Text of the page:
In December 2015, weeks after members of the Black Justice League staged a sit-in in Nassau Hall, Princeton’s artists confronted how issues of race played out in their own community. At a meeting held by the Lewis Center for the Arts, students complained that there were not enough theater roles for minority students and of a lack of diversity among the arts faculty and in course readings. Some felt they had had to fight for a place beside more privileged students with years of voice lessons or performance experience. 

“There was a feeling that came out of those conversations that the Lewis Center could do more to be a resource for students of color,” says Monica Youn ’93, a creative writing lecturer. She now heads the committee that emerged from that meeting, the Lewis Center Committee on Race and the Arts, which aims, she says, to “tdismantle certain preconceptions about who is an artsy person, who gets to do art, and what sort of arts are valued.” The committee of about 20 faculty, staff, and students has supported changes in the center’s offerings: diversifying the curriculum, organizing events around topics like arts and social activism, and broadening the center’s reach on campus.

One of the first changes was a new class taught by assistant professor Brian Herrera on “Movements for Diversity in American Theater.” Since then other courses have been developed, including “Race and the American Musical”; a visual-arts class on photographic representations of race, gender, and identity; and a poetry class, taught by Youn, on “Race, Identity, and Innovation.”

The goal is “to dismantle certain preconceptions about who is an artsy person, who gets to do art, and what sort of arts are valued.”

— Monica Youn ’93, creative writing lecturer

Attempts to diversify the arts curriculum extend to classes that aren’t explicitly about race, says Michael Cadden, Lewis Center chair. In his fall course on “Some Contemporary Shakespearean Afterlives,” students studied a play about Ira Aldridge, the first black actor to play Othello on the London stage, and discussed interracial productions of Shakespeare in the 1940s with Paul Robeson and José Ferrer ’33 that helped integrate American theaters.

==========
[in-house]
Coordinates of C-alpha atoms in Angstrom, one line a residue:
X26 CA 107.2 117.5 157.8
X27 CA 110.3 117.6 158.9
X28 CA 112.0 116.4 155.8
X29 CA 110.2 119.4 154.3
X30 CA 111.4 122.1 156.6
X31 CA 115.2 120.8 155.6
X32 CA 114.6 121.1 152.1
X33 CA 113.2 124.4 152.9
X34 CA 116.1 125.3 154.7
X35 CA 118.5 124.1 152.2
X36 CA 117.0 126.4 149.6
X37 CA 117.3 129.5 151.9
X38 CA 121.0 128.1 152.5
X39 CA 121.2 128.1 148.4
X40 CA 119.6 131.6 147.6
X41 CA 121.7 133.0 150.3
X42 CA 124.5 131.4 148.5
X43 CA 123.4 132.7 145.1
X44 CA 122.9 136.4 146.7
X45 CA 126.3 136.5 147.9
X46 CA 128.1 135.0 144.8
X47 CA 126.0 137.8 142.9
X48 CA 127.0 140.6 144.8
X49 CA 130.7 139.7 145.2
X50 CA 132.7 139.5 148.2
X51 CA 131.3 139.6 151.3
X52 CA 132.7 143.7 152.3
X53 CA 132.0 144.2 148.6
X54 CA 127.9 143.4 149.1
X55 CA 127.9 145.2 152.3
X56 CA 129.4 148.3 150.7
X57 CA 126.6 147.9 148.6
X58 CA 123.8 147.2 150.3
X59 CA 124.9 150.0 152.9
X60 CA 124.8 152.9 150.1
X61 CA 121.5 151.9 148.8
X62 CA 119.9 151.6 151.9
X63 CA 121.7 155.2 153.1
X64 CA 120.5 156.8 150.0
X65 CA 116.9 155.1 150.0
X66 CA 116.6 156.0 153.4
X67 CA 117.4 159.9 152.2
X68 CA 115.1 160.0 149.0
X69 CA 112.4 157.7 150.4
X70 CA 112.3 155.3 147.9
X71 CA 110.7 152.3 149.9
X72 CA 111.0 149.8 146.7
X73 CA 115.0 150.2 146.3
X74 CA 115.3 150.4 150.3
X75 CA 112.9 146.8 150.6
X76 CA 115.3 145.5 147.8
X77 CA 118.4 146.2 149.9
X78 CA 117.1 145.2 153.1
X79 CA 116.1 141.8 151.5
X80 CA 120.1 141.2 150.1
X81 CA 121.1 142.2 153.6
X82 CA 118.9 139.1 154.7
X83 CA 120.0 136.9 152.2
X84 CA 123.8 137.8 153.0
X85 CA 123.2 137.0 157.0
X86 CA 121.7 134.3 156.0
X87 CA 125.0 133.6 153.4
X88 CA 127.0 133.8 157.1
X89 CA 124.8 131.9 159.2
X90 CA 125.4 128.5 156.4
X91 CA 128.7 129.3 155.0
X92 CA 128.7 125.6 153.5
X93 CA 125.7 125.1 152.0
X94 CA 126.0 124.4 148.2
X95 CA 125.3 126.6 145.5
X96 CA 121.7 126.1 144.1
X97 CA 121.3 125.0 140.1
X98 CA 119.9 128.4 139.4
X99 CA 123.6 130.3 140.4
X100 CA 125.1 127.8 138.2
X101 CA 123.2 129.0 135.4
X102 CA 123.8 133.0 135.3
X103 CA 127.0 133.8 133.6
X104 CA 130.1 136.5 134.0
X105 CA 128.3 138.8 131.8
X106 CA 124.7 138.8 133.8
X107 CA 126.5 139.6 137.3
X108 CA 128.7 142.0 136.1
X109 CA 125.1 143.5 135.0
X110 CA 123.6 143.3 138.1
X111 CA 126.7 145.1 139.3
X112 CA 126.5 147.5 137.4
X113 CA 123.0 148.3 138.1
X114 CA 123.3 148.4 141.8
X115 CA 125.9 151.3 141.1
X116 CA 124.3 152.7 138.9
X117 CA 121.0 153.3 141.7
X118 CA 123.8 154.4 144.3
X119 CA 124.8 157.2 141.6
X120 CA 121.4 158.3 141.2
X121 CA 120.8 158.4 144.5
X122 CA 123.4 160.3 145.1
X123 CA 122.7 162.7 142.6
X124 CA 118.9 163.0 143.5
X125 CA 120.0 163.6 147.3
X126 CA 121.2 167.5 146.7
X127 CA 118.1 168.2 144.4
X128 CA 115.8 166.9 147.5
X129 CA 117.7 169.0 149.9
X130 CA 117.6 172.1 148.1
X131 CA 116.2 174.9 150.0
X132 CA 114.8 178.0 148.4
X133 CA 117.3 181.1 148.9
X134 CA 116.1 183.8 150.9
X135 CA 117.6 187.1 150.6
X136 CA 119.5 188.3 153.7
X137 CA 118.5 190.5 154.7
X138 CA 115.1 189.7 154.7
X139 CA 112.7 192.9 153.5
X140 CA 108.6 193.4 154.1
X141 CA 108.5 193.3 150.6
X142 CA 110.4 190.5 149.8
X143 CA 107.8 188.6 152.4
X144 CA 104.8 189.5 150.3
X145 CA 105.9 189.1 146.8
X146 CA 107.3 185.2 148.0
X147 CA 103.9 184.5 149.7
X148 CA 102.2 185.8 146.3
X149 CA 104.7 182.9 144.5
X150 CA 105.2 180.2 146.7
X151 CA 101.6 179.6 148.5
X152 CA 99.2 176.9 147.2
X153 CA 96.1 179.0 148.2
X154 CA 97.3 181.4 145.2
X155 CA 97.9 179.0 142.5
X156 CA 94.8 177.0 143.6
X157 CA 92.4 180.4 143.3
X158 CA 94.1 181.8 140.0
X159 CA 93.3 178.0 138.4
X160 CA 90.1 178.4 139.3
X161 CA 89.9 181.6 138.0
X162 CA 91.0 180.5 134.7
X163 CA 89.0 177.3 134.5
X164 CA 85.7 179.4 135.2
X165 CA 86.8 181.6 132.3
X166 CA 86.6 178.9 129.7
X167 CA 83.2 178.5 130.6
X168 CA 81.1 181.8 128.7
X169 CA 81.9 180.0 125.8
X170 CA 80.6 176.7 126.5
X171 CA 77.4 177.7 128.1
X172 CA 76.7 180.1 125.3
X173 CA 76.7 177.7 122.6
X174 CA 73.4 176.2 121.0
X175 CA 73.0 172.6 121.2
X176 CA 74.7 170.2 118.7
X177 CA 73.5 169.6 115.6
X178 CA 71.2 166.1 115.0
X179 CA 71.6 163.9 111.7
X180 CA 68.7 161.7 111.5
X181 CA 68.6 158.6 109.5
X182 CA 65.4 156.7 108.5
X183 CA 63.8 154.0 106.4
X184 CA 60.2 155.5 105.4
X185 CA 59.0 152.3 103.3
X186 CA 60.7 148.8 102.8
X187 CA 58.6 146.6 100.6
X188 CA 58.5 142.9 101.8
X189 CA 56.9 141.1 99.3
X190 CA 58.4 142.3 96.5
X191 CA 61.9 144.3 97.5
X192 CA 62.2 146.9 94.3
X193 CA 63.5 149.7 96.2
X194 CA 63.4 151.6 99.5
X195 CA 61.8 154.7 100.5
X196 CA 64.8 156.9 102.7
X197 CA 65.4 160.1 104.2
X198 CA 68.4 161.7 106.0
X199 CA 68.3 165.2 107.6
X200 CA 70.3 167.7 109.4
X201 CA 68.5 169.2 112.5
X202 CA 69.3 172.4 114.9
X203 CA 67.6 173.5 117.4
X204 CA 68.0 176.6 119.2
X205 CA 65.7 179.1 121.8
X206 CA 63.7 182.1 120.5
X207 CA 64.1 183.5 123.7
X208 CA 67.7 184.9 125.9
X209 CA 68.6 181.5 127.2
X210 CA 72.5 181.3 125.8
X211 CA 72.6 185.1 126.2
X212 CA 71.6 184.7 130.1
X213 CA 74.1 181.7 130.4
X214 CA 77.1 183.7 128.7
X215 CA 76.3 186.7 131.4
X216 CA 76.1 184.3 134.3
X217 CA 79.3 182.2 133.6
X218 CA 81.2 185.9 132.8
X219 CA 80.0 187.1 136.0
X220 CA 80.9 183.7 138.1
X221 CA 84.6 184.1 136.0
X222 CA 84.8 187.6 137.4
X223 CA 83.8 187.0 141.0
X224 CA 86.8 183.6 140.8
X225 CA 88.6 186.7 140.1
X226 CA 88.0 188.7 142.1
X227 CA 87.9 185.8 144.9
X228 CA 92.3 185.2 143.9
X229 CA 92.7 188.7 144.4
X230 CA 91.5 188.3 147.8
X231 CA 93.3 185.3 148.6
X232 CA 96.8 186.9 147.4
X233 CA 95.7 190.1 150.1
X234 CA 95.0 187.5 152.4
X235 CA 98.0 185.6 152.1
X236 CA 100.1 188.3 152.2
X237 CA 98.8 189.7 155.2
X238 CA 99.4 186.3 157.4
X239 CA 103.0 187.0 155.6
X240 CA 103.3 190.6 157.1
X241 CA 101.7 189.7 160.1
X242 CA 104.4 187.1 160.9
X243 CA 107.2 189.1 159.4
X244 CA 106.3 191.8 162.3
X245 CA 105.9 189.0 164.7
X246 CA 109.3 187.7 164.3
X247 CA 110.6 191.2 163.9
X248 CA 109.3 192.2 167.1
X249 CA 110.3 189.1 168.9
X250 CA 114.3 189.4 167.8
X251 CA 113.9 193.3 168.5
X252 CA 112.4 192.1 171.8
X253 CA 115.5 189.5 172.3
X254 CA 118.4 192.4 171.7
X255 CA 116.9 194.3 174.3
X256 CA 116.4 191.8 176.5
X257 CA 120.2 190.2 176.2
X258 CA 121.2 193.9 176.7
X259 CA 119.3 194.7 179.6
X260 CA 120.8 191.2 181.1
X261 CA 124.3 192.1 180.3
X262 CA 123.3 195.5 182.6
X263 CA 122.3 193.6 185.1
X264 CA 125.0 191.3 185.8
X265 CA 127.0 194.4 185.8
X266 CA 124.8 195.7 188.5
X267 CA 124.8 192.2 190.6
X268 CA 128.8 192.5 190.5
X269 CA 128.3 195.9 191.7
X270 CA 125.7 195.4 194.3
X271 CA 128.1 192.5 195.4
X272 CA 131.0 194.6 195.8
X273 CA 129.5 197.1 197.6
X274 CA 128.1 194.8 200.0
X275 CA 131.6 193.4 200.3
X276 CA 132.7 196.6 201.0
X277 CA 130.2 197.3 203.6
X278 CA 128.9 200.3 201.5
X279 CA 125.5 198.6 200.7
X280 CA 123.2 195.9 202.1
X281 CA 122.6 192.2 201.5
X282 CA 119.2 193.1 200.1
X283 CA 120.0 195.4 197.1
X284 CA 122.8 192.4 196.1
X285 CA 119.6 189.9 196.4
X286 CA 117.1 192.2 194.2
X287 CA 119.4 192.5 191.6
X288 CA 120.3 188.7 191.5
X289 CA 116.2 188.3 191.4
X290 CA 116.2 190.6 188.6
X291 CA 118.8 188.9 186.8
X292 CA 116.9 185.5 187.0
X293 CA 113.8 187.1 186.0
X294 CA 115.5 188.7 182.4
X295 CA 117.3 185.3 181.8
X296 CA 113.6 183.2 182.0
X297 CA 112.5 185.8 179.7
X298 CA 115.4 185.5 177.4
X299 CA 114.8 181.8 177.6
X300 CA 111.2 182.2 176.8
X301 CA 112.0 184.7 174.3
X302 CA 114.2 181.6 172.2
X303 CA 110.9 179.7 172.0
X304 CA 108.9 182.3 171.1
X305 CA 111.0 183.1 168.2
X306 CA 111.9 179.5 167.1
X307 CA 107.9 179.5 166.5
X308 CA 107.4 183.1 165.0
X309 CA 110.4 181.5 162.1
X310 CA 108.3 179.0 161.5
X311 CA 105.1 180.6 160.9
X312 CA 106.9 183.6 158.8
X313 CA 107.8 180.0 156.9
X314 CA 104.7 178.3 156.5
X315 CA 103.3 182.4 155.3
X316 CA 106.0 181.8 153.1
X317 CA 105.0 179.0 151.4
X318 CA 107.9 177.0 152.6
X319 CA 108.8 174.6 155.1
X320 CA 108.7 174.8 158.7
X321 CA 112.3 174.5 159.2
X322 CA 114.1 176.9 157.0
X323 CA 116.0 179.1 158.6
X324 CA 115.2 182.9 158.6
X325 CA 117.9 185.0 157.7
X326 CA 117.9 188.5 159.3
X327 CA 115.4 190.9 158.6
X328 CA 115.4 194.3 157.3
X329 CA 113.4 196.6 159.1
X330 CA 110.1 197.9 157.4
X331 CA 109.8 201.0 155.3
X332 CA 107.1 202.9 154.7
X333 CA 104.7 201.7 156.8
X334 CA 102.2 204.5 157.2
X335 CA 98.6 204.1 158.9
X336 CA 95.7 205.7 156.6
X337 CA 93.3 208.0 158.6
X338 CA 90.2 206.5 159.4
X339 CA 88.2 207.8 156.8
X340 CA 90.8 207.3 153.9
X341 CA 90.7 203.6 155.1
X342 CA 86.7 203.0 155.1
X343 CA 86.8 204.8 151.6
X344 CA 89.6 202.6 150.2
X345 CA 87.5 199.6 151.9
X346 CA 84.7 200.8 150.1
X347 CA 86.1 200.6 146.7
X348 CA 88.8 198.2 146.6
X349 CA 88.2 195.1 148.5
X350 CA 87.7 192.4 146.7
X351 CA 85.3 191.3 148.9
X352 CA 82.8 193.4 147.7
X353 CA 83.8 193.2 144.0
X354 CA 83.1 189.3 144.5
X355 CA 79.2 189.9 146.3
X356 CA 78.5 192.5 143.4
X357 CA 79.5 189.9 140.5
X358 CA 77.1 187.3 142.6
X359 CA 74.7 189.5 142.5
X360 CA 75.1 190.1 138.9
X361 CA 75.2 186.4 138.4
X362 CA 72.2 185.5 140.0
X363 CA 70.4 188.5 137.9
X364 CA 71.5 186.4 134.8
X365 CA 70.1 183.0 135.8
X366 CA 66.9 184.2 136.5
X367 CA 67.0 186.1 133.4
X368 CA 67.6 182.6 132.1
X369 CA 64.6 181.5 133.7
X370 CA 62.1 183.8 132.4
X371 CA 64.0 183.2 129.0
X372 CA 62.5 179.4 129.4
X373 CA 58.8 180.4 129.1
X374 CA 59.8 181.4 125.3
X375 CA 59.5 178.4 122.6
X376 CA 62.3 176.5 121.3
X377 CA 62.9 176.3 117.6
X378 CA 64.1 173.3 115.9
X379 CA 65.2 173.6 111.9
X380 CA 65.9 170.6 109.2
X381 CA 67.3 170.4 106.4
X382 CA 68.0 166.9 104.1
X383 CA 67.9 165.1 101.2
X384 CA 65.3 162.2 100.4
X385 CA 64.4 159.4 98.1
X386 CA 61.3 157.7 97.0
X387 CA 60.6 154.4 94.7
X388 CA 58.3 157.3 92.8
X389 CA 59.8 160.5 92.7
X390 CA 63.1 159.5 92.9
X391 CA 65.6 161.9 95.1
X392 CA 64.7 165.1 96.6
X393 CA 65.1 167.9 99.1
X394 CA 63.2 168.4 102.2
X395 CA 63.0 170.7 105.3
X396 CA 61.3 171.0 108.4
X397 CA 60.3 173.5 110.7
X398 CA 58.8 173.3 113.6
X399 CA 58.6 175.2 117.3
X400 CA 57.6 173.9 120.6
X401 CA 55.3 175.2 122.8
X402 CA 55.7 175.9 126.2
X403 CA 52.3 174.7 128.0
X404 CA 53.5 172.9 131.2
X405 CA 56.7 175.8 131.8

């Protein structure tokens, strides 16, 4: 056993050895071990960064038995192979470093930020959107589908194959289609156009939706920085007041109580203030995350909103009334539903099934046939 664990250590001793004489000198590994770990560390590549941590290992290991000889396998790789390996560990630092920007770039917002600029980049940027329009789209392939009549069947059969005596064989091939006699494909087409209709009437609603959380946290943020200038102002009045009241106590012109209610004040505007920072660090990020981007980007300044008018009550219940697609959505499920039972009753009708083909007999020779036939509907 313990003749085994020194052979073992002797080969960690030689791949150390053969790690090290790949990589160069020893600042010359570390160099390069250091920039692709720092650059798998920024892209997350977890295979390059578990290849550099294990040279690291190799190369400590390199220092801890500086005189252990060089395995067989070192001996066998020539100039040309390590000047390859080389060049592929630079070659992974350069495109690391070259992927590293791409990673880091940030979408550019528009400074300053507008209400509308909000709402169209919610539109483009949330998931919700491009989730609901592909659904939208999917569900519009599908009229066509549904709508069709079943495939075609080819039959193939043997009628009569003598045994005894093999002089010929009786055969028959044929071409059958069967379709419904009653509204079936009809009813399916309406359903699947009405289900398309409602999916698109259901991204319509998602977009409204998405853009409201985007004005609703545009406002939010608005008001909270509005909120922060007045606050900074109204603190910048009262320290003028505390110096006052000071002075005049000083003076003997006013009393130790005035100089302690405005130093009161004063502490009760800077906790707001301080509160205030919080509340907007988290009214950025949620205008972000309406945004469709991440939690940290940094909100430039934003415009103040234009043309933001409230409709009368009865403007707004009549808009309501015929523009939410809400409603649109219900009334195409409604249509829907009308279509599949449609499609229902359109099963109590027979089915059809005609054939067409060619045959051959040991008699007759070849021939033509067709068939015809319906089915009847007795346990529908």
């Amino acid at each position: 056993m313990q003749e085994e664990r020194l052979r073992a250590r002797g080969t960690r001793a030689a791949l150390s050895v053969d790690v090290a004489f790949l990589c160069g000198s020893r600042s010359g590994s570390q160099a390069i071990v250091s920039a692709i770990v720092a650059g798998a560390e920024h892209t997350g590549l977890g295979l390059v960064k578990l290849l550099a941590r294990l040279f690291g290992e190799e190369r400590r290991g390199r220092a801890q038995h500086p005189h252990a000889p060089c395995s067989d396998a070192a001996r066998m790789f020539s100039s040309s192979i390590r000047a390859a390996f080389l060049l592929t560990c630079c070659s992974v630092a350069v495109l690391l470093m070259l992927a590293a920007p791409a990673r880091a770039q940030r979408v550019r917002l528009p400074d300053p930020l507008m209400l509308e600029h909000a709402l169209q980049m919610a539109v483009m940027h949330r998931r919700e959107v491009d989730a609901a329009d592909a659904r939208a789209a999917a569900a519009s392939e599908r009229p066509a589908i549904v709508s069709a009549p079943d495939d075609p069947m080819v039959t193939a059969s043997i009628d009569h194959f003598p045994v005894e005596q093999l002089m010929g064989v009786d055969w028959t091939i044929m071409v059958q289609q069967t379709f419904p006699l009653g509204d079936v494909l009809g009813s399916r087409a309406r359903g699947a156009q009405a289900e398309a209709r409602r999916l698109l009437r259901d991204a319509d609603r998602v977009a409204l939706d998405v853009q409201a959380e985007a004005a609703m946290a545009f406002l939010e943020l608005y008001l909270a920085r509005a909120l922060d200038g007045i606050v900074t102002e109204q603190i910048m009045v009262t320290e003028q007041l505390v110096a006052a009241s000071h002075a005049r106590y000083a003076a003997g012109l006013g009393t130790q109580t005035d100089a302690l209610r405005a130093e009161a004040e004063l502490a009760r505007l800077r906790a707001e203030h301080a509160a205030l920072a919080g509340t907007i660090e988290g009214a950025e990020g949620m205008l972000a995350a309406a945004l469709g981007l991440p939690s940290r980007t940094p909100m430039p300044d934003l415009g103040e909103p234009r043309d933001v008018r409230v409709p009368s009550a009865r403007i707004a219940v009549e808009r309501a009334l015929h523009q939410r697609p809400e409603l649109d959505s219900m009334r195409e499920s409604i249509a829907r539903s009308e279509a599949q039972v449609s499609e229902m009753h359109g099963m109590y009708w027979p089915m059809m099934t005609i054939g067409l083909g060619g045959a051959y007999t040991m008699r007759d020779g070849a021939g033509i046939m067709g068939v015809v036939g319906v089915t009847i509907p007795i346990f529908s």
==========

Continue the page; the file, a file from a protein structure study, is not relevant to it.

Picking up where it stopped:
Incorporating a broader range of artistic styles and backgrounds has been a priority in recruiting new faculty, arts fellows, and visiting artists, many of whom have acted as bridges between the Lewis Center and independent student arts groups.

The dance department arranged a master class with a professional street dancer for members of the Black Arts Company, and created a new role for hip-hop lecturer Raphael Xavier to act as a mentor for student dance groups. These partnerships help bring Lewis Center resources to where the students are, explains Rebecca Lazier, a senior lecturer in the dance department. Some campus arts groups “have an idea of the Lewis Center, and they don’t think it’s for them,” she says. “We have to go out and do more collaborations and find more ways to demonstrate who and what we value.” 

The initiative has supported students who are exploring issues of race in their independent work. Edwin Rosales ’17, an English major pursuing certificates in creative writing, theater, and Latin American studies, is drawing on his own heritage in two Lewis Center thesis projects. He is writing a collection of short stories about an immigrant family from Guatemala adjusting to life in America, as well as a play called Spring, On Fire, set during the Guatemalan civil war. For Rosales, who left Guatemala at age 6, the play — which will be staged in late April — is a means of “finding a way back into my culture” and presenting it to audiences who may be unfamiliar with Guatemalan history. “It was an opportunity to tell a story that’s not usually told,” he says.